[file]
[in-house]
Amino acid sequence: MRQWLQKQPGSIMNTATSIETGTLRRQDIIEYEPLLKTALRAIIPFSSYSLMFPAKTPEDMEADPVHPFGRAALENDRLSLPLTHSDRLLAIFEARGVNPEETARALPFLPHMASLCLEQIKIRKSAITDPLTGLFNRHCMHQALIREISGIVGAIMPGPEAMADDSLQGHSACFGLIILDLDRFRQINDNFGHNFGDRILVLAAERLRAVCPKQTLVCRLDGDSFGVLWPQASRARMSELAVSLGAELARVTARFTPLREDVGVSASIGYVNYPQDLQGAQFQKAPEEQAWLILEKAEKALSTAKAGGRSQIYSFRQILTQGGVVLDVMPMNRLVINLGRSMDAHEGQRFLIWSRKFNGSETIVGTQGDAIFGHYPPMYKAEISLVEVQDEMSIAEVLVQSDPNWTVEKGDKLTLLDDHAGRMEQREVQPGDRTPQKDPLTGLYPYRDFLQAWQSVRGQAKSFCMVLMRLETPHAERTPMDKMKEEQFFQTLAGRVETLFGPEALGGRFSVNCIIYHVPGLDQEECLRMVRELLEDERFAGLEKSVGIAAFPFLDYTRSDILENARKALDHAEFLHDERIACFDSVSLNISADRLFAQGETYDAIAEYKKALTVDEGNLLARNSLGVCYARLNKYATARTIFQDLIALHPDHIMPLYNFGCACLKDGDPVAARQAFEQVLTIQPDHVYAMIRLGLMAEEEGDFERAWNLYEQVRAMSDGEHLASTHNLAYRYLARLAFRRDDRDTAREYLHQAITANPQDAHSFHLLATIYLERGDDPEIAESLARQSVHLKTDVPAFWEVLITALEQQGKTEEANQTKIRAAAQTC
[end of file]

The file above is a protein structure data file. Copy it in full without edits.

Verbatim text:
[in-house]
Amino acid sequence: MRQWLQKQPGSIMNTATSIETGTLRRQDIIEYEPLLKTALRAIIPFSSYSLMFPAKTPEDMEADPVHPFGRAALENDRLSLPLTHSDRLLAIFEARGVNPEETARALPFLPHMASLCLEQIKIRKSAITDPLTGLFNRHCMHQALIREISGIVGAIMPGPEAMADDSLQGHSACFGLIILDLDRFRQINDNFGHNFGDRILVLAAERLRAVCPKQTLVCRLDGDSFGVLWPQASRARMSELAVSLGAELARVTARFTPLREDVGVSASIGYVNYPQDLQGAQFQKAPEEQAWLILEKAEKALSTAKAGGRSQIYSFRQILTQGGVVLDVMPMNRLVINLGRSMDAHEGQRFLIWSRKFNGSETIVGTQGDAIFGHYPPMYKAEISLVEVQDEMSIAEVLVQSDPNWTVEKGDKLTLLDDHAGRMEQREVQPGDRTPQKDPLTGLYPYRDFLQAWQSVRGQAKSFCMVLMRLETPHAERTPMDKMKEEQFFQTLAGRVETLFGPEALGGRFSVNCIIYHVPGLDQEECLRMVRELLEDERFAGLEKSVGIAAFPFLDYTRSDILENARKALDHAEFLHDERIACFDSVSLNISADRLFAQGETYDAIAEYKKALTVDEGNLLARNSLGVCYARLNKYATARTIFQDLIALHPDHIMPLYNFGCACLKDGDPVAARQAFEQVLTIQPDHVYAMIRLGLMAEEEGDFERAWNLYEQVRAMSDGEHLASTHNLAYRYLARLAFRRDDRDTAREYLHQAITANPQDAHSFHLLATIYLERGDDPEIAESLARQSVHLKTDVPAFWEVLITALEQQGKTEEANQTKIRAAAQTC